There were times growing up that Sheldon Richardson remembers being told to forget about his dream of playing in the NFL, but that never made much sense to him.
In middle school, he remembers when the school would host "Career Day" and different adults would filter into his classroom and tell them about their vocations. There would be doctors and lawyers and architects – but never a professional athlete. When the question “What do you want to be when you grow up?" was invariably asked by the presenter, Richardson's hand would shoot up.
He'd blurt out, “I want to be a professional football player.” He remembers other students were always encouraged when they gave their dream jobs. But there was Richardson, almost always discouraged from his ambition.
“They just told me it shouldn't be my dream. Shouldn't be my only dream. I told them how can you expect to succeed in Plan A when you're working on Plan B?” Richardson told Shutdown Corner. “I was probably 11 or 12 years old. It seemed like they had a problem with being 'an athlete.' They didn't have that when kids said doctor or nurse or lawyer or whatever. But with me they had a problem. Others kids could pursue their dream and I couldn't?”
Now dreams are a reality for Richardson.
In his rookie year, he had 77 tackles and 3.5 sacks along with a forced fumble, numbers that made him the NFL's defensive rookie of the year. There were also two touchdown runs when he was part of the Jets short-yardage package late in the season.
He wanted to play in the NFL since he was little and didn't have any other dreams, no backup plans.
"Why plan to fail at your dream? To me, that is what a backup plan is," Richardson said.
One of those people who remembers Richardson is Jerome Schmidt, who taught trigonometry to the future Jets star when he was a senior at Gateway High School in St. Louis, Mo.
“I always supported his dreams of playing football, but I never took it easy on him in the classroom. In the end, I'm responsible for teaching mathematics,” Schmidt said. “My angle was along the lines that being good at math and being good at football aren't mutually exclusive. I wanted Sheldon and all of my students to develop a growth mindset in any endeavor they wish to pursue.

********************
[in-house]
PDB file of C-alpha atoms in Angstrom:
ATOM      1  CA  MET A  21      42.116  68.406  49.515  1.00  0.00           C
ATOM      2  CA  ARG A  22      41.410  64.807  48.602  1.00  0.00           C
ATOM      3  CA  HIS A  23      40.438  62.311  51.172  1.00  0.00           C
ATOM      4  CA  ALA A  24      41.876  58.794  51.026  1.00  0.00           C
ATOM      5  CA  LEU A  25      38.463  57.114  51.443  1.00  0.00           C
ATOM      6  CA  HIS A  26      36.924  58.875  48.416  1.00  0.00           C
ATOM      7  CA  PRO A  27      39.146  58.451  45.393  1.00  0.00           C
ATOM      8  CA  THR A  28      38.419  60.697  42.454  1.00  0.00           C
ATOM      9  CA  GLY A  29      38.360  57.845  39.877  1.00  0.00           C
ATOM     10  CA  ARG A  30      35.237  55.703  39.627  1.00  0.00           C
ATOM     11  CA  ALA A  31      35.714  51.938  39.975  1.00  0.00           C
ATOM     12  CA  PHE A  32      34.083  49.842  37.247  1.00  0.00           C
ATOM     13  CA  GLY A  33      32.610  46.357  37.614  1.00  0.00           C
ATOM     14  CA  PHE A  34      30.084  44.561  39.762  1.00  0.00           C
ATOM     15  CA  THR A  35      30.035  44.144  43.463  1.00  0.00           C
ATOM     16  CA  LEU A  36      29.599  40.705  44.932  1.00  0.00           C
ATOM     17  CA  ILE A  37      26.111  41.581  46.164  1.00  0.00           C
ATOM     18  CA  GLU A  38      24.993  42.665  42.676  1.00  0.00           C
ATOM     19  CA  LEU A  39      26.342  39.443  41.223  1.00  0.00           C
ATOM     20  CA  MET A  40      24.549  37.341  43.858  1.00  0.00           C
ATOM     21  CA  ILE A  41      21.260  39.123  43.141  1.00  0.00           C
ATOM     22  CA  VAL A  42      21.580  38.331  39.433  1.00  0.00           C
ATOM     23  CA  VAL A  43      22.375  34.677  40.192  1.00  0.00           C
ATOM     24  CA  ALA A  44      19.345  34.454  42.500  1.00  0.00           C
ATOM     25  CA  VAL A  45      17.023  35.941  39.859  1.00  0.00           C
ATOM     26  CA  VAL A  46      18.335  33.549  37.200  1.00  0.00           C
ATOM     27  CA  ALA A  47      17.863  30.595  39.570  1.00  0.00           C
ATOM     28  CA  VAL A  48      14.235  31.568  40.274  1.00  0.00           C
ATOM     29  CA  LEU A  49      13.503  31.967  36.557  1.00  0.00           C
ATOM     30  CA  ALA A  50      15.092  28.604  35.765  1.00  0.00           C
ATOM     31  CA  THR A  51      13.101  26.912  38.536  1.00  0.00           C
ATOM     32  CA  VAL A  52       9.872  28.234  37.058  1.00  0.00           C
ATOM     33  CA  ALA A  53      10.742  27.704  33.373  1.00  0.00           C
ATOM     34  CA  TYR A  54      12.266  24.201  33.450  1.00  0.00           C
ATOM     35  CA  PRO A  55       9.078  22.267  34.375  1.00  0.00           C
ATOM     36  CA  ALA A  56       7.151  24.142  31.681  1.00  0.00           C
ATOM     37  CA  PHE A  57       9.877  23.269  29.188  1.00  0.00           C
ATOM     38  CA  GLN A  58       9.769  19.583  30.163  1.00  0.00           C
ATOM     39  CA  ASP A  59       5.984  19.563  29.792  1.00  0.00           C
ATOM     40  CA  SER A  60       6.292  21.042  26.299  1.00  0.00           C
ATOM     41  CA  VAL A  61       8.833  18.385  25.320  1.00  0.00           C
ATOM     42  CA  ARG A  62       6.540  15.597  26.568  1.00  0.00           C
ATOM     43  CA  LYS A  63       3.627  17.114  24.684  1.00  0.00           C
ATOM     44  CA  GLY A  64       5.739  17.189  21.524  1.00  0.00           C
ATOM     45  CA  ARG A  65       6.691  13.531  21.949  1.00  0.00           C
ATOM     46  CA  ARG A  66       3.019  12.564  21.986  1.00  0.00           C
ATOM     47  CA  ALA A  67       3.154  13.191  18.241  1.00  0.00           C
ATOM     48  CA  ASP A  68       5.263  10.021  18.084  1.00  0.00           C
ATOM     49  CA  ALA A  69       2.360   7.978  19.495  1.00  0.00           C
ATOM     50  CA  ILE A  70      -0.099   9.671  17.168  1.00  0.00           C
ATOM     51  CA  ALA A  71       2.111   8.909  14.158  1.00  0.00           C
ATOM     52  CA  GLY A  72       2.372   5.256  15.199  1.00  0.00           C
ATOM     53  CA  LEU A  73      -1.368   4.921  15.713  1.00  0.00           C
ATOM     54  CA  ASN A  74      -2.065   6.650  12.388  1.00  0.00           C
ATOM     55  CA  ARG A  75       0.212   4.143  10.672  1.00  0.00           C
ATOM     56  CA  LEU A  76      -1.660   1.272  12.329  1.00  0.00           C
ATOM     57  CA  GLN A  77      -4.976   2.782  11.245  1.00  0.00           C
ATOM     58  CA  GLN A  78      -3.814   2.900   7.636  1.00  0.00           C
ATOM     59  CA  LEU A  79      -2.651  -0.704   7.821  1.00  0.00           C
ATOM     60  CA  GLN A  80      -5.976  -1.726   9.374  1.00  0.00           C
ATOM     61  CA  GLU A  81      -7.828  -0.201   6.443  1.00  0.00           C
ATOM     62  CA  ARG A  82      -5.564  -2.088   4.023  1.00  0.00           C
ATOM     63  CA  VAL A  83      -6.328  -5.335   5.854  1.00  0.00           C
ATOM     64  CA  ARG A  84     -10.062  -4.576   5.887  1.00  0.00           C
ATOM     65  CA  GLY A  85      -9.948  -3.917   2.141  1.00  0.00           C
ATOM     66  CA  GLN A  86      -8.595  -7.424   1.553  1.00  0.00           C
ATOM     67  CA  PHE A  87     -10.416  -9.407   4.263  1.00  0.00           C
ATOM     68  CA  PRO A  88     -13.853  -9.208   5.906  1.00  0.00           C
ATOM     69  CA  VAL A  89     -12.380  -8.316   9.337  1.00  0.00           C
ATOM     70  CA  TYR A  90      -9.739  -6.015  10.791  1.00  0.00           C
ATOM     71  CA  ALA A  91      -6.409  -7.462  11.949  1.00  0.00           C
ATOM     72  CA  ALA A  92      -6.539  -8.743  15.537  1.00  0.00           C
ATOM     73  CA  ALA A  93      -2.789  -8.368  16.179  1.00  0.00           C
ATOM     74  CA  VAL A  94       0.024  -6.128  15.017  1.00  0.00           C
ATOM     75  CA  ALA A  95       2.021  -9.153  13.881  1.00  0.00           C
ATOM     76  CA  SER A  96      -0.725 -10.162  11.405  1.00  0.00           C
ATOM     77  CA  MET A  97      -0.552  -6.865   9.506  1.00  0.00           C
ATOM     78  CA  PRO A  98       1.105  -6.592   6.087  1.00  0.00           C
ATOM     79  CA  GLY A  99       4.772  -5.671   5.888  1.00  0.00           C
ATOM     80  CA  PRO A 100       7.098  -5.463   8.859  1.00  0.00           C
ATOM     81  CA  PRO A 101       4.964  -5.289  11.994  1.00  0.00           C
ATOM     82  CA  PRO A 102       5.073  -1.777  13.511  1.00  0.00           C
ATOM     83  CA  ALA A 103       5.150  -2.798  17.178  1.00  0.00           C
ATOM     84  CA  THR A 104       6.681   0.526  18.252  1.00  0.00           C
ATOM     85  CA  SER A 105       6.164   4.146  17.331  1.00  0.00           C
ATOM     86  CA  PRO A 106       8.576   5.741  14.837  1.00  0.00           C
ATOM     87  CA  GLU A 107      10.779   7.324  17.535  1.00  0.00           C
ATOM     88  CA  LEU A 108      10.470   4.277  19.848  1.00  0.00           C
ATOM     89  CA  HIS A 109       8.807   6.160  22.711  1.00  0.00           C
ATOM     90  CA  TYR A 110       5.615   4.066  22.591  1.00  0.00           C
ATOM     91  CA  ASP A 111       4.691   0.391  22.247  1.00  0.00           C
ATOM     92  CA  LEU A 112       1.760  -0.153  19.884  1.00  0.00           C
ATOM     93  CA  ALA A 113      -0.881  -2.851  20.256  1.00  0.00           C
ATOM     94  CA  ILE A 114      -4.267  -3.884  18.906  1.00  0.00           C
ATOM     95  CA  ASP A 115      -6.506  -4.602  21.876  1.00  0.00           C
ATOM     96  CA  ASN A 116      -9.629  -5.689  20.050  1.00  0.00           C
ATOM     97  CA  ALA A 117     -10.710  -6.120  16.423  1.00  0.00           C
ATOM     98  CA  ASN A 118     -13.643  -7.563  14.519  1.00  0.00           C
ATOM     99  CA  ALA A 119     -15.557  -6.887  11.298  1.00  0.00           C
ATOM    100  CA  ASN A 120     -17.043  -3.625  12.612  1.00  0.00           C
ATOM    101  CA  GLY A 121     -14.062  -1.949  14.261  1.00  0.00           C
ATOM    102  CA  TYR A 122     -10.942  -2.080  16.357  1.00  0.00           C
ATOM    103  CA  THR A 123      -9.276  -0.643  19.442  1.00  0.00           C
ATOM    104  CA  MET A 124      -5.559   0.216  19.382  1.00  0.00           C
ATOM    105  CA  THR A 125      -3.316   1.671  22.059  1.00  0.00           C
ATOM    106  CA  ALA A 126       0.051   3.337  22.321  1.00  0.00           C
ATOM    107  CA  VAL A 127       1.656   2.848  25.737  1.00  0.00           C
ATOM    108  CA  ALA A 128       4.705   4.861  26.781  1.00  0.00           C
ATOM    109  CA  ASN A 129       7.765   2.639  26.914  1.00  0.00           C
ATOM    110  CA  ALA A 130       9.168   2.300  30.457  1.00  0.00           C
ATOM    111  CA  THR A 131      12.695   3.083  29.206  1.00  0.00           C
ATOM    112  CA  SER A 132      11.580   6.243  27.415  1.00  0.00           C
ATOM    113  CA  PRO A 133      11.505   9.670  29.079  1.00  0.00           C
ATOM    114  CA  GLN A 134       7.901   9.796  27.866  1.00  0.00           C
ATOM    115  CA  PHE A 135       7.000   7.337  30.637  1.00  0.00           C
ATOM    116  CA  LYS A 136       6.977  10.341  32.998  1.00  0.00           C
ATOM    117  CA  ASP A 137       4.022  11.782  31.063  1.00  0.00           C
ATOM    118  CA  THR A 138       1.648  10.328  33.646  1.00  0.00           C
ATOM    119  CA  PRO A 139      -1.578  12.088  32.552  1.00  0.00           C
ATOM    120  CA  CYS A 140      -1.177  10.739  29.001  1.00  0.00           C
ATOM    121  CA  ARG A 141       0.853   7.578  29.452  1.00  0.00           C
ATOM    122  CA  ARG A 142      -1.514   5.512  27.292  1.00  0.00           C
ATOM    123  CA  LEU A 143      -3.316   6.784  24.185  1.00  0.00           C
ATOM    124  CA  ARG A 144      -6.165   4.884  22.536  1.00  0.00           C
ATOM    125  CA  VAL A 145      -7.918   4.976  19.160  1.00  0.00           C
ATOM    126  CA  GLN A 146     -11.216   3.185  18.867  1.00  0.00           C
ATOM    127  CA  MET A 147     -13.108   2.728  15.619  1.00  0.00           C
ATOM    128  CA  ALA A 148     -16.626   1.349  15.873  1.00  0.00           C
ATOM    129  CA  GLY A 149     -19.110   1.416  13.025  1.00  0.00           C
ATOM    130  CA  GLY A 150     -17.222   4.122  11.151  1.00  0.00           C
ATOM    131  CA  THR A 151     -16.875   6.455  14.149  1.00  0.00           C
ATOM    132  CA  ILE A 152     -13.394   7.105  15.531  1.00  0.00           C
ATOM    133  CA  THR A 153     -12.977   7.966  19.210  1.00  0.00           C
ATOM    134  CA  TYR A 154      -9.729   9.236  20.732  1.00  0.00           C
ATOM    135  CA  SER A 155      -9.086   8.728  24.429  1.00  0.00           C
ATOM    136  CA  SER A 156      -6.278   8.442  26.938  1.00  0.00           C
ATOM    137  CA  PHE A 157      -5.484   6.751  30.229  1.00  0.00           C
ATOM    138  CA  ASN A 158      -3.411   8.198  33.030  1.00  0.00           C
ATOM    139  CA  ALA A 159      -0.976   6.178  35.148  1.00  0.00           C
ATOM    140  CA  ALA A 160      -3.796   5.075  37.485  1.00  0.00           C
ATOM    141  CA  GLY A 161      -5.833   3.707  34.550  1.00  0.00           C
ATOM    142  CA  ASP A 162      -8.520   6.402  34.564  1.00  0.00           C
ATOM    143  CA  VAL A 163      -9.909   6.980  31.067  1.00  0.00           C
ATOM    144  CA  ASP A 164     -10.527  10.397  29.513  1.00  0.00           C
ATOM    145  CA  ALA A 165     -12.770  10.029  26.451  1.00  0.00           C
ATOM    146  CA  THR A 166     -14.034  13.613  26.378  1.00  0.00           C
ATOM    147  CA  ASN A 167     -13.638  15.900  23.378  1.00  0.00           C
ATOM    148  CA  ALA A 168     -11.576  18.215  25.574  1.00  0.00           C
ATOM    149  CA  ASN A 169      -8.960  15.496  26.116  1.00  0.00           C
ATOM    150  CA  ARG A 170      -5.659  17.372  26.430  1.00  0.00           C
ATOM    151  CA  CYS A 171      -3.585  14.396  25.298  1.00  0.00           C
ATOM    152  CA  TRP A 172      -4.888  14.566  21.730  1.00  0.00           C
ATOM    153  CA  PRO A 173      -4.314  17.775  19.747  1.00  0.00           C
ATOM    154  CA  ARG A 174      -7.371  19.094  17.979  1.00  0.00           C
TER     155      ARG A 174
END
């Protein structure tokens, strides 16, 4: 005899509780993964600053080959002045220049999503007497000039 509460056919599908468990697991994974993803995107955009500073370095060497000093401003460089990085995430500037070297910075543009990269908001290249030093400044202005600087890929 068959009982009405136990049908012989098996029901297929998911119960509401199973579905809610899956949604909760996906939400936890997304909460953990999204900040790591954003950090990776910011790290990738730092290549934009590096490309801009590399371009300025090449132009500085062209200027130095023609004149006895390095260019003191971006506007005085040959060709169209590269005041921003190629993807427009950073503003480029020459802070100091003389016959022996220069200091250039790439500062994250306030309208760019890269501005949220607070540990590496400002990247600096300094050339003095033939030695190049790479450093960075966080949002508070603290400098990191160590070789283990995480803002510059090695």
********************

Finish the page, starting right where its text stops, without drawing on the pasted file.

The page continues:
"I wanted persistence in the face of challenges, a focus on self-improvement, and a belief that success is based on effort, not ability. He will be the first to admit that I wanted the same effort I saw on the football field in the classroom. Not because I didn't think he had the ability to make it, but precisely because I knew he had the ability to make it.”
Richardson laughs when he brings up the “naps I took in class” but he is proud to have done well in Schmidt's class. The connection between teacher and the athlete has maintained since Richardson graduated. The two met for lunch during spring break when Richardson went on to junior college after Gateway, just to catch up. Schmidt sent a congratulatory text to his former student on draft night.
“After the draft, he texted me, 'Big honor man, congrats and thanks for not listening to me.' He was on me about school and I was one of those kids who tried to be as rebellious as possible – not bad or nothing,” Richardson said. “But he was cool about it, most definitely. Real even-keeled. He was on me about grades. I got his grades, I don't know about most of the rest of the subjects.”
Schmidt remembers watching the hulking Richardson return kicks in high school and seeing his inherent athleticism. The Jets took Richardson No. 13 overall in last April's NFL draft. He was the first interior defensive lineman taken in the draft but the Jets had put together an offensive package for him out of the backfield shortly after they saw his athleticism in rookie minicamp.
Schmidt used to tease that Richardson would someday become a math major. Richardson instead studied agriculture at Missouri.
“I just wanted to get the most out of him as possible in the classroom, like any teacher who cared for his students would,” Schmidt said.
He also cautioned that “Sheldon was no exception” in terms of his efforts to get his students to work hard on and off the field.
“I knew my dream all along and I pursued it,” Richardson said, parting his lips to smile as he looked around the Jets locker room. “I'm here now. I guess I was right all along.”
Somewhere, Schmidt is smiling too.
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Kristian R. Dyer covers the Jets for Metro New York and also contributes to Yahoo Sports. He can be followed for news and random tweetings on Twitter @KristianRDyer